Have you heard the rumor about the builder who can’t pay his trades, suppliers, or make payroll and isn’t selling any houses? What about stories in your local business journal about foreclosures on projects and bankruptcies among builders? There’s no doubt that having some cash right about now would help keep the wolf away from the door. But coming late to the idea that “cash is king” won’t help much now, says Steven Friedman, national director of home building services for Ernst & Young.
“Builders should have always managed [with a focus on] cash, whether times are good or bad,” Friedman says, adding that builders were afforded the luxury of being sloppy with their cash flow during good times. “It’s what drives the business. Accrual earnings are nice—it’s a way to keep score, it keeps the banks happy—but you can’t spend accrual.”
Accrual-based accounting reports income when earned and expenses when incurred, as opposed to cash-based accounting, which measures income when it is received and expenses when they are paid. Cash flow, a measure of a company’s financial well-being, is generally thought of as the cash generated after expenses and repayment of principal financing.
The problem is that builders rarely have a lot of cash, says consulting guru Chuck Shinn, president of Shinn Consulting in Littleton, Colo. “And right now, they are losing their cash pretty fast,” he adds.
Recent builder seminars have left Shinn with a clear idea of where builders are: “The walking dead—way too much debt, and no liquidity.”
With home sales down in most major areas, and credit tight everywhere—putting a dent in sales even where demand is decent—businesses are hurting for revenue. And bills are mounting, says Steve Demar, a principal at accounting firm Kaufman, Rossin & Co. in Miami. Builders still have employee compensation to pay, as well as costs for insurance, workers’ compensation, employee benefits, and interest on land and construction costs, as well as property taxes.
“Those all ultimately have to be paid,” Demar says.
From talking with a number of home building consultants and accountants, the most pressing concern right now is that builders sit down and talk with their banks and creditors immediately to air out all issues and lay out their business plan.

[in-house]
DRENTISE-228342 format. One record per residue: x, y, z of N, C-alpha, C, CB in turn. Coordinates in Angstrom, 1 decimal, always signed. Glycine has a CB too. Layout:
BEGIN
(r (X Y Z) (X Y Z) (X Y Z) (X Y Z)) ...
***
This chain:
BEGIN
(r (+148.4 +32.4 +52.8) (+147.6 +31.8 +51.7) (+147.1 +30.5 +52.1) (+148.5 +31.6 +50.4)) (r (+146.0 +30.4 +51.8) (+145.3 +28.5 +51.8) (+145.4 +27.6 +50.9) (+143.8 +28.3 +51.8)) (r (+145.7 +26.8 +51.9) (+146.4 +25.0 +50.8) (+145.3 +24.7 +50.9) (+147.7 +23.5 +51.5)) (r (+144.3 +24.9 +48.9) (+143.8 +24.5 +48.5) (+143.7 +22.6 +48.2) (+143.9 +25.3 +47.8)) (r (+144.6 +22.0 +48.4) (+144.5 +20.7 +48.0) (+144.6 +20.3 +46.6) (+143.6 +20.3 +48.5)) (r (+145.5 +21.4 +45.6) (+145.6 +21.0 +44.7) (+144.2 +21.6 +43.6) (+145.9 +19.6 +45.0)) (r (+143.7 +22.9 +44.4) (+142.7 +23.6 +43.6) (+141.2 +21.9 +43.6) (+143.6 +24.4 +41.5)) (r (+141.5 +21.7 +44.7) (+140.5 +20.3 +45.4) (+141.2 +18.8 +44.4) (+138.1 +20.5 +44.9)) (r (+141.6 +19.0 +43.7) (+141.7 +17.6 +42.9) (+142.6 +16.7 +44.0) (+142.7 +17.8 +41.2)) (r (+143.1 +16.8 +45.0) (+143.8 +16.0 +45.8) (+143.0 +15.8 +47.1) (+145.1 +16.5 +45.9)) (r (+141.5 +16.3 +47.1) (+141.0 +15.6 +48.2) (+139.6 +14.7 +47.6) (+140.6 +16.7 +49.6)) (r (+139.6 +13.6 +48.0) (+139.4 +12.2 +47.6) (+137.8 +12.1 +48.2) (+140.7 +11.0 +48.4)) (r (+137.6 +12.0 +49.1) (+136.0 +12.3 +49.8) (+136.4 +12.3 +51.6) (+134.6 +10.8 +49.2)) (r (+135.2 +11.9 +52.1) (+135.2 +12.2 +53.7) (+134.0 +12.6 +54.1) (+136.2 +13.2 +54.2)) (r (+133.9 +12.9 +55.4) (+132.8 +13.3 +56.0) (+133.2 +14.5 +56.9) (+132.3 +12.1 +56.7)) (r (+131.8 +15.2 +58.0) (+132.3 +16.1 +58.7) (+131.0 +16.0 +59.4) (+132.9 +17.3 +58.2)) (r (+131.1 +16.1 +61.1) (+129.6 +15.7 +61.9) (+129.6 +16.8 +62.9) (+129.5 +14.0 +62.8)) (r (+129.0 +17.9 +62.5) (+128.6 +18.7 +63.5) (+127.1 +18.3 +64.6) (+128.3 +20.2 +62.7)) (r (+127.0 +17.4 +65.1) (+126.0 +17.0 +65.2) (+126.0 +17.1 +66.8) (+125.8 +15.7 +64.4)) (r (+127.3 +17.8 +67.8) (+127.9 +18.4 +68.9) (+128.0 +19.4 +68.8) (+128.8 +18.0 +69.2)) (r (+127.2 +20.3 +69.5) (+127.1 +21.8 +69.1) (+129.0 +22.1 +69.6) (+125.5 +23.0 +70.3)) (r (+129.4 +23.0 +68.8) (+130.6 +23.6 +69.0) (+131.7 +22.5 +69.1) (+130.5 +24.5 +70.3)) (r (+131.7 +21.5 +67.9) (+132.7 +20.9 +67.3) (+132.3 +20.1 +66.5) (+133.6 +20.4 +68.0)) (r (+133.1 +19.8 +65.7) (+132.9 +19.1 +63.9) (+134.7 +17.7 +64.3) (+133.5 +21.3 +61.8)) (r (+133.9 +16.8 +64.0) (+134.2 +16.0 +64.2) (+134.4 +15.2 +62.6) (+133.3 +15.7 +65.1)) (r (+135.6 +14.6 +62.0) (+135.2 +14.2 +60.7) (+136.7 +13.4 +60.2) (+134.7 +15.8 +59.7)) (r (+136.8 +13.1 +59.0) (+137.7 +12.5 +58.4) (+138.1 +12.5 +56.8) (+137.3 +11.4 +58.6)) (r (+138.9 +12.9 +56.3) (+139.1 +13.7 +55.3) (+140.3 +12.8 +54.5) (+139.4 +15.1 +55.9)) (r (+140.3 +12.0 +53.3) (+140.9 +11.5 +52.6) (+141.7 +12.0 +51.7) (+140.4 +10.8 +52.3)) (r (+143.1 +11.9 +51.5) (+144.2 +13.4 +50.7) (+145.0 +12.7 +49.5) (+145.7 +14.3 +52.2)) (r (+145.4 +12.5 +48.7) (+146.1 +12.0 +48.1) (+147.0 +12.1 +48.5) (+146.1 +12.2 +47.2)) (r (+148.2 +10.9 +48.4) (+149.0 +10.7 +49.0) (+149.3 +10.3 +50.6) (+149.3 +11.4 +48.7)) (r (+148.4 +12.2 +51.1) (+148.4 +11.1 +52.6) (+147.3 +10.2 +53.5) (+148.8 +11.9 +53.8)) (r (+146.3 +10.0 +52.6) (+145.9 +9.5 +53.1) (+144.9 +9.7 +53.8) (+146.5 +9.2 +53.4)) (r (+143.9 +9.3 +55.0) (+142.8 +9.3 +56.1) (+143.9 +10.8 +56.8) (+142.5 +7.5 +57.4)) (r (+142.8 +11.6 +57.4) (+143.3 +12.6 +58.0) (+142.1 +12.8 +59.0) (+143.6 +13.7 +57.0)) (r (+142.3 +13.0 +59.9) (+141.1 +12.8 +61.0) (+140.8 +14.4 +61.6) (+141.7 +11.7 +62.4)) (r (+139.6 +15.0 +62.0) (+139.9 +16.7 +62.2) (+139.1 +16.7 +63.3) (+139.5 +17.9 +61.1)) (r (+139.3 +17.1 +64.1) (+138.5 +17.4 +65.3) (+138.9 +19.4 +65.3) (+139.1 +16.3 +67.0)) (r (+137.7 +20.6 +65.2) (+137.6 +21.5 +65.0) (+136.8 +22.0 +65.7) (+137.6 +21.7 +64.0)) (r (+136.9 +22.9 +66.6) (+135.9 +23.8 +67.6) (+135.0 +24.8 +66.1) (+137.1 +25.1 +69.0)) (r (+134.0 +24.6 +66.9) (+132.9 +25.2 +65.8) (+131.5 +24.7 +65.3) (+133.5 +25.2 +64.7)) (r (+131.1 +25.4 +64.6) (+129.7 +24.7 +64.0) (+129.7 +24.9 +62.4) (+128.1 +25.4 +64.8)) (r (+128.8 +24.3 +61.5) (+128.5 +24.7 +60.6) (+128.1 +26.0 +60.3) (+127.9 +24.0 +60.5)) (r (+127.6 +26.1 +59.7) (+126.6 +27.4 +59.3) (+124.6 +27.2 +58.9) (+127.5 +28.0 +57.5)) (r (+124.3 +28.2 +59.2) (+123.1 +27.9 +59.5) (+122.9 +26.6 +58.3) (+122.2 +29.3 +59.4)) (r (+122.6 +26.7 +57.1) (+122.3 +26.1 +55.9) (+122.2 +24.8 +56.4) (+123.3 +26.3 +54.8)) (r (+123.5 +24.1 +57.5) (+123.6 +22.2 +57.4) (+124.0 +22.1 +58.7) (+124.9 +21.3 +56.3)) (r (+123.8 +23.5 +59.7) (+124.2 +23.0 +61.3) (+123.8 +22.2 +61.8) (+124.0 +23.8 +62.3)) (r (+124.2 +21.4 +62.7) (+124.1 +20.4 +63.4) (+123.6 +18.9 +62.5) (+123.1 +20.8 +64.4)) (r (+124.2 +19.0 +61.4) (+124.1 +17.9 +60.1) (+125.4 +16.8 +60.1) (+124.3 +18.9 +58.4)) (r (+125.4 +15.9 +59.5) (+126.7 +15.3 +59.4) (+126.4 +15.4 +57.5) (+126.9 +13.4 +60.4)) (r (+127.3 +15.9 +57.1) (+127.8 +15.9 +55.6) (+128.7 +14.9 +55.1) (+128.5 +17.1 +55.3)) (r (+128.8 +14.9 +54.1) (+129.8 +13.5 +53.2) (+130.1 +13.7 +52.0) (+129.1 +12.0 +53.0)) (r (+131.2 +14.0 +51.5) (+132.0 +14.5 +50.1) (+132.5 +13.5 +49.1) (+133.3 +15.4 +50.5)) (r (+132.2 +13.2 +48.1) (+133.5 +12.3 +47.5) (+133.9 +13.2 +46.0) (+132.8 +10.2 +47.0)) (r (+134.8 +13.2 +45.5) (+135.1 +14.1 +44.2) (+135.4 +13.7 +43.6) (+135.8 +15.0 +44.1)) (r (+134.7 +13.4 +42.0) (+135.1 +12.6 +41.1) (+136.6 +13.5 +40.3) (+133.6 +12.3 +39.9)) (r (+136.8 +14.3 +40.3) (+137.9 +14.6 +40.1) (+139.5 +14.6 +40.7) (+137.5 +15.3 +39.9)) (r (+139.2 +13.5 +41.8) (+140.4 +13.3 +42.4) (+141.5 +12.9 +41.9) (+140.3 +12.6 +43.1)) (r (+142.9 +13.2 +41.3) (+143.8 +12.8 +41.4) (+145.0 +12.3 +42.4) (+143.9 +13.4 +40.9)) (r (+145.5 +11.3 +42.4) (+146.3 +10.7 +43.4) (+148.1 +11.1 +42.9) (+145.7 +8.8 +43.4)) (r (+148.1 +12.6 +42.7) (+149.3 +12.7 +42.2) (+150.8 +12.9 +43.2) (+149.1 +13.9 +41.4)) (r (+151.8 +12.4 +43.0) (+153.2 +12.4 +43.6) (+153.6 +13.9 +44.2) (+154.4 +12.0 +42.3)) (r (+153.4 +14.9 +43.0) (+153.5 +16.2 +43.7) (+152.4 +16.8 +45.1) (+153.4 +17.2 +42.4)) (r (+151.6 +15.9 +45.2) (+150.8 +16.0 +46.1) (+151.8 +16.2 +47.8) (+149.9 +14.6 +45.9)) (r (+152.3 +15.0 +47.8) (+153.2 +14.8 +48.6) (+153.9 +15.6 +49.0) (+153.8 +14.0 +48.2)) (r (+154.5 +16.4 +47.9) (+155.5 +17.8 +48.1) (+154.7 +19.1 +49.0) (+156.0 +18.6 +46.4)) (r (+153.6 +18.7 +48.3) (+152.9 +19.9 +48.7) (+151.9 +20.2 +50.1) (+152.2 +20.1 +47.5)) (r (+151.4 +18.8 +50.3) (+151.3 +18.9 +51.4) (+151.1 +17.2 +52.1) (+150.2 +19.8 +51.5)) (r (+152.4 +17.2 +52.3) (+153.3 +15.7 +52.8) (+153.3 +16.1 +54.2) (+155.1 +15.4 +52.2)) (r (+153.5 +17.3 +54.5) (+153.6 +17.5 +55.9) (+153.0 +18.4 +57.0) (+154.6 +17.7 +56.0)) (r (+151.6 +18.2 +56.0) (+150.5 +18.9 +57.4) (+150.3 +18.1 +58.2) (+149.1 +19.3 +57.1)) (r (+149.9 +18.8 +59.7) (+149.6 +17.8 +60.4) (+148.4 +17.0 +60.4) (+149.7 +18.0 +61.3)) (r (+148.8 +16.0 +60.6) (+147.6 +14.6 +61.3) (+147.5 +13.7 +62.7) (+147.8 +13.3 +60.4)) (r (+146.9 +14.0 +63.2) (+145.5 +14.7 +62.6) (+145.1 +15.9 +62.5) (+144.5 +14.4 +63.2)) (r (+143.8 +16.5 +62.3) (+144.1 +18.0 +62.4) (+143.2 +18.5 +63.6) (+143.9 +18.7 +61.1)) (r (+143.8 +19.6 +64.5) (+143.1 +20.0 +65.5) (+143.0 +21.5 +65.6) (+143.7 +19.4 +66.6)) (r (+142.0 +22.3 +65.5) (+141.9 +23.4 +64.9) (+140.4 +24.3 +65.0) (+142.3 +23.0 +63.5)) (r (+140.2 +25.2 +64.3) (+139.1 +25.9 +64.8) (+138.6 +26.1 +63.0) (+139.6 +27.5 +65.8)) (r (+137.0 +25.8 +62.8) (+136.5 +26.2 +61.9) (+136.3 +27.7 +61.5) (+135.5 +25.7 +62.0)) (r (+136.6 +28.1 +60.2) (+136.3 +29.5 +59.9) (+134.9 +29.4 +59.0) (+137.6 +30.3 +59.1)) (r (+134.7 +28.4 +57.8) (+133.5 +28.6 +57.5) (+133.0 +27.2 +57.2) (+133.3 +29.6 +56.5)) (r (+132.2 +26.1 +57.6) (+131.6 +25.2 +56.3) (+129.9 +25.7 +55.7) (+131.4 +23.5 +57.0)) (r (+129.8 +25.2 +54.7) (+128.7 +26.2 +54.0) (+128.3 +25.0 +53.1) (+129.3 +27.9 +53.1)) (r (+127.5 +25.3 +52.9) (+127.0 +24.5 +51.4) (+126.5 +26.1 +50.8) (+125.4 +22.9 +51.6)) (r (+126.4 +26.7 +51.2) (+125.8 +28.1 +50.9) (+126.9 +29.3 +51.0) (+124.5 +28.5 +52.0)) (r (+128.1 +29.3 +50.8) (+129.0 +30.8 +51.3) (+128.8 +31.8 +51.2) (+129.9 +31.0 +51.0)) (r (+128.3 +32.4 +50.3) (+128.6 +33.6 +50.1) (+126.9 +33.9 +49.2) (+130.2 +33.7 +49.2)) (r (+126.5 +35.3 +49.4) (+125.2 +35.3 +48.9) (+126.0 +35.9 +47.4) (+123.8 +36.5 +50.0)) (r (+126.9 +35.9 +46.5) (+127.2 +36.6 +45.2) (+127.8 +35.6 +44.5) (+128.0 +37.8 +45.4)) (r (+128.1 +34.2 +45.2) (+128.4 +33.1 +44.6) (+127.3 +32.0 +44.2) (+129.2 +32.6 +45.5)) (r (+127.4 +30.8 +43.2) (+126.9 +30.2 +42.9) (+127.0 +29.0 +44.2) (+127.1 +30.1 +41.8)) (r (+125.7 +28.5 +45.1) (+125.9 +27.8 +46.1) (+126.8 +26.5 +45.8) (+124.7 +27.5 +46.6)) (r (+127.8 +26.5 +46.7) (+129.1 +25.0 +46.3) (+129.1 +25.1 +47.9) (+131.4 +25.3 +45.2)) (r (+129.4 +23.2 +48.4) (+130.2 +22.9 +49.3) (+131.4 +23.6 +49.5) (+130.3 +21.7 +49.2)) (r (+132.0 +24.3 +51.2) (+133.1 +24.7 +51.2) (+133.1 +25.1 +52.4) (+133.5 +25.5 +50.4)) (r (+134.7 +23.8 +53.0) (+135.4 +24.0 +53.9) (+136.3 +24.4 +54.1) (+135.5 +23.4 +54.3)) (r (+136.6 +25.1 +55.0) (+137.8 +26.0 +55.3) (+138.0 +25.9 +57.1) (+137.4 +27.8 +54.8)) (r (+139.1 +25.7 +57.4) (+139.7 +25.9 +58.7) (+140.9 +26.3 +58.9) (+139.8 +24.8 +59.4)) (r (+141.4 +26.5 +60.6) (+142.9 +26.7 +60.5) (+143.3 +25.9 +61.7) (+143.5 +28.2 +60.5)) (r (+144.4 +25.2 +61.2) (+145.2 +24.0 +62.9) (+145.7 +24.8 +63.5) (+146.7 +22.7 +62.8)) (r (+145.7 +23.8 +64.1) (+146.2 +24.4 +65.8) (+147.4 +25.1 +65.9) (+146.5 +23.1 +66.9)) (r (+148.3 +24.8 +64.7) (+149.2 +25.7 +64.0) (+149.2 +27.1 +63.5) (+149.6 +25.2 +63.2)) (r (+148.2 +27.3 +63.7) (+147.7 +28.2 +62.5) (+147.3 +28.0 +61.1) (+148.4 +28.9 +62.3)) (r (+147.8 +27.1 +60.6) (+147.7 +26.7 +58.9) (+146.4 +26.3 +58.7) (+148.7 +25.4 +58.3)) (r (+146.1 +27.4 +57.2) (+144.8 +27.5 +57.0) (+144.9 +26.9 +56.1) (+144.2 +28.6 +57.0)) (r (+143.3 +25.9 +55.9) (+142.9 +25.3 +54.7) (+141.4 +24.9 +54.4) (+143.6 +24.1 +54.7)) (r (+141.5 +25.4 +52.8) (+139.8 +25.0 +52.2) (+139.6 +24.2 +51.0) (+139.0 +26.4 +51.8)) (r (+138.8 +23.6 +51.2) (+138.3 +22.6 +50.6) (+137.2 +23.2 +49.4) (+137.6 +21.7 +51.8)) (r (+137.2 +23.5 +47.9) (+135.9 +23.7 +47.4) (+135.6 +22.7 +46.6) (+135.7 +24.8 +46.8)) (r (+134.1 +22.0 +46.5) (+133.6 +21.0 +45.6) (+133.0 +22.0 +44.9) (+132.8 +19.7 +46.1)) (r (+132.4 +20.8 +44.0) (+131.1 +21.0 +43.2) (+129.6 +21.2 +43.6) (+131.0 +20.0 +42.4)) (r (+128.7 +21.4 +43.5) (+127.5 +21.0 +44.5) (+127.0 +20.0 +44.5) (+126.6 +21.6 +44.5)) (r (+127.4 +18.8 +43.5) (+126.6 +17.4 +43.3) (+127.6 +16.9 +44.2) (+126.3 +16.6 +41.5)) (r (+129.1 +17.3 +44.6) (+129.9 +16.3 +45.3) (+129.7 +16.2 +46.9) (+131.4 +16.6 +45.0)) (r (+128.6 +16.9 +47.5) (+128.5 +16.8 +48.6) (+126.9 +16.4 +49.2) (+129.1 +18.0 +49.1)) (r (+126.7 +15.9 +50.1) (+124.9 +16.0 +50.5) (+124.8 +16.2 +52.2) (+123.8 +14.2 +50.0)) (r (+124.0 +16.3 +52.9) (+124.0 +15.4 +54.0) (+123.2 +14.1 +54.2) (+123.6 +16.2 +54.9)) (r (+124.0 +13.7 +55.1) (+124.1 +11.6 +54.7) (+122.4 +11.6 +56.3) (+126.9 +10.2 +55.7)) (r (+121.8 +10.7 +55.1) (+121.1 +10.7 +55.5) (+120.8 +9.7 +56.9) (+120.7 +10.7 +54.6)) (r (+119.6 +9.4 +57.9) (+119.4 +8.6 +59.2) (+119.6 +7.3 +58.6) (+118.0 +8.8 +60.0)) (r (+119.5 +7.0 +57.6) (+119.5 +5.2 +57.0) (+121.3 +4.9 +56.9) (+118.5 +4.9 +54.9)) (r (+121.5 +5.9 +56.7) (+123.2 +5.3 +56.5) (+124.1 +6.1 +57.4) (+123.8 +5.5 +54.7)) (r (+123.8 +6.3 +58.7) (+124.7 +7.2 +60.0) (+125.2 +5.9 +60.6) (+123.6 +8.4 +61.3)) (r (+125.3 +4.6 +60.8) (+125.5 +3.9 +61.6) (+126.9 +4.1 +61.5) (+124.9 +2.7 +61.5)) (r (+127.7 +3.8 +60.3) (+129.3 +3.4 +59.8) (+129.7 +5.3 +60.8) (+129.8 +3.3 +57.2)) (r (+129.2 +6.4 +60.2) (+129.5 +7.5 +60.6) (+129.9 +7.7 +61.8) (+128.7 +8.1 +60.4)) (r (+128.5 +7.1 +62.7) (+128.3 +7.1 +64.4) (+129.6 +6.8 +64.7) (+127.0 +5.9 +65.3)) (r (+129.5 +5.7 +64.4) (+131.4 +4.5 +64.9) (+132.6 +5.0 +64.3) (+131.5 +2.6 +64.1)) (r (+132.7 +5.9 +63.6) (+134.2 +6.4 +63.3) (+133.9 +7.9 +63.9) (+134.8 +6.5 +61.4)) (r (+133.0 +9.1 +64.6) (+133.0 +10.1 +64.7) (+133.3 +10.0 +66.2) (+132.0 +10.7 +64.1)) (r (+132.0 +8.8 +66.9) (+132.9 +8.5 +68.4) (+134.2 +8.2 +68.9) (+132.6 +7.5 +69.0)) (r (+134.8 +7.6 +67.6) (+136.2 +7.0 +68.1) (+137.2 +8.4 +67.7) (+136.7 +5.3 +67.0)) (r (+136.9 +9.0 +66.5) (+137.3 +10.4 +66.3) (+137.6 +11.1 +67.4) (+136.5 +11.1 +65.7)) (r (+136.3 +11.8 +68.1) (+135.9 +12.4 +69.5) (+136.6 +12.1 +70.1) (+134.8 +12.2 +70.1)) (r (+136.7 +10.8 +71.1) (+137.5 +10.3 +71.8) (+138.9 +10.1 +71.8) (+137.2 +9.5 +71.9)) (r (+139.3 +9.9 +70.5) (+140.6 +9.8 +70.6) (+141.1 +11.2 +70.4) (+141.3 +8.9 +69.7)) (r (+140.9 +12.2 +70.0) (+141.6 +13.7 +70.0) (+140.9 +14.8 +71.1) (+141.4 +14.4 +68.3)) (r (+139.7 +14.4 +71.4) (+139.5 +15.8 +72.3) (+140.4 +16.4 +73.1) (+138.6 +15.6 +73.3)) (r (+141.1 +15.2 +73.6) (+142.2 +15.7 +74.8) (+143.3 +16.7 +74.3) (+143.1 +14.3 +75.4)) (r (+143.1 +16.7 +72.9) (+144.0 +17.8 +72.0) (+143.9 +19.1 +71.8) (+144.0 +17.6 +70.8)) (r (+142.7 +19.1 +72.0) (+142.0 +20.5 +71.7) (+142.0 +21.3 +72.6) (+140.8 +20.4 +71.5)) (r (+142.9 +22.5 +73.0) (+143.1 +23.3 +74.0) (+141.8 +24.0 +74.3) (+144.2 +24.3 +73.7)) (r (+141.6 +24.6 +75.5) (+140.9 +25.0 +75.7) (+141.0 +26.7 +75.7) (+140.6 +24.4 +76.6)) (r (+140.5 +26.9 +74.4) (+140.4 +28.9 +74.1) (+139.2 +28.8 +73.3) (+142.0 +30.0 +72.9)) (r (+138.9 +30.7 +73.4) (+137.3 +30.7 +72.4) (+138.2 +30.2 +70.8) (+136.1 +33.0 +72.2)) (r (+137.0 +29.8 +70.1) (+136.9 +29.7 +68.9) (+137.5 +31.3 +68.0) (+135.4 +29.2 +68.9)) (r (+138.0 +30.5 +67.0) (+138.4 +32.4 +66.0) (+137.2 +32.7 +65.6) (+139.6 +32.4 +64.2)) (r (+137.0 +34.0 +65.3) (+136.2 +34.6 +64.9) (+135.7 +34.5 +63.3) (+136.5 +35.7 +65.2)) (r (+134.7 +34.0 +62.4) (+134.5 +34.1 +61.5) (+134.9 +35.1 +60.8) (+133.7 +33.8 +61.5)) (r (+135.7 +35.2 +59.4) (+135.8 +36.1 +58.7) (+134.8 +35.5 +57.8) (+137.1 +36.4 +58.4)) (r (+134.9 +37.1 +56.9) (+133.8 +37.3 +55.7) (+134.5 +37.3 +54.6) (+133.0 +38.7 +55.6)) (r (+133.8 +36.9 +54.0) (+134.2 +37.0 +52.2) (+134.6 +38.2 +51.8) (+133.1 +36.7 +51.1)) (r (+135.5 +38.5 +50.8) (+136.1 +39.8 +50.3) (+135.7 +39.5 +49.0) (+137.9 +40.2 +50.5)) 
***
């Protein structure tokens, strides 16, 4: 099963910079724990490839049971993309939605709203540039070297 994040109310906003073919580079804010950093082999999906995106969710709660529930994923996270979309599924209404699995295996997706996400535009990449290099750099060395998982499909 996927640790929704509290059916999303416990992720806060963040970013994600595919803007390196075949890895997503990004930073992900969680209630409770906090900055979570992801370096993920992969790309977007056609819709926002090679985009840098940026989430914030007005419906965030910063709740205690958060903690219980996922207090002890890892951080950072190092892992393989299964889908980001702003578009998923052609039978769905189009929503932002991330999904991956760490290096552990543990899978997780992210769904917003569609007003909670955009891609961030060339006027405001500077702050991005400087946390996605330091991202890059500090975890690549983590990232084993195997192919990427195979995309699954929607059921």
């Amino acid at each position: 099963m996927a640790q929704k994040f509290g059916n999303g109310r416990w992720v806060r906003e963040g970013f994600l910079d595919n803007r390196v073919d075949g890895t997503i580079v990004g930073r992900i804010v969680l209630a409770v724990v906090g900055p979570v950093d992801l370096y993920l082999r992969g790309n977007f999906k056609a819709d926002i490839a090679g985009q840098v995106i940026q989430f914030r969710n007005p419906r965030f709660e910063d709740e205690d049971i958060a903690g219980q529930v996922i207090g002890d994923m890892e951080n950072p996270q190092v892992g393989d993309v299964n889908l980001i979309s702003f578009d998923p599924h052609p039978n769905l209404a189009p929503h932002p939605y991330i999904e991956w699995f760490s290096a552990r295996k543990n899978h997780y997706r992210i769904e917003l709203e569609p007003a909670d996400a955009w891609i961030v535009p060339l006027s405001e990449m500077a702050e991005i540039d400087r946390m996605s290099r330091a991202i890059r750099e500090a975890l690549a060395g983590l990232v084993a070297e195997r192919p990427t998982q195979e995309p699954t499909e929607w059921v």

“The larger banks are all focused on credit management right now, and the regionals and smaller banks aren’t far behind,” Friedman says. “If a builder hasn’t had a discussion with [his] lenders, now’s a good time to go have it. This is one of those cases where honesty, integrity, and proactivity are a plus.”
For builders, it’s always beneficial to meet the banks on your terms, not theirs. The benefits might well include renegotiated terms on land, reduced interest on loans, renegotiated takedown schedules, and extensions of land-loan terms to lengthen your time line, Shinn says. But if you come to your creditors with a troubled business and loan payments past due, they won’t be as forgiving and you could lose developments.
Despite bad housing market conditions, there’s still a chance for builders to work out a solution with their banks that will keep them in business and the banks paid, says Shinn, who thought banks would start pressuring builders about their operations and financial positions last June. While many builders are in trouble, Shinn hasn’t seen creditors applying widespread pressure yet. He thinks they’re looking to avoid setting off a panic because so many builders might be in difficult financial straits. Of course, public builders, with their earnings statements and balance sheets available on the Internet, can’t easily hide their business woes. But, to their advantage, if they’re in trouble, they can get financing on Wall Street. Nobody except their consultants knows what position many of the privately held builders are in, however. And after talking with many home building consultants in the past month, it’s clear a lot of private builders are in serious difficulty financially and could end up giving everything to their creditors. If they have personal guarantees tied to their loans, even their own homes are fair game. It’s clear that builders need to get away from recourse debt (which holds them personally liable if their companies default on loans)—as soon as possible.
So hurry to the bank, bring your business plan for weathering the storm, and be sure to tell the bankers how they can help your building company make it out the other side. “The banks are going to be much more open to doing that now,” Shinn says, “[as opposed to] all of a sudden, ‘I’m in arrears on my payments, and I’m at the end of my loan; I’ve run out of interest carry.’ If I’m in that kind of situation, I’m in trouble in being able to negotiate with the bank.”
KNOW YOUR CASH SOURCE
Something a builder could show a bank, but, more importantly, something that would help daily and long-term operations, is a cash-flow forecast, says Steve Maltzman, president and founder of SMA Consulting in Redlands, Calif. Demar calls it a critical path approach.
Maltzman and Demar encourage builders to view their operations on a job-by-job basis, not only for how much profit might be left in a particular house or lot, but for how much cash might be left after other considerations.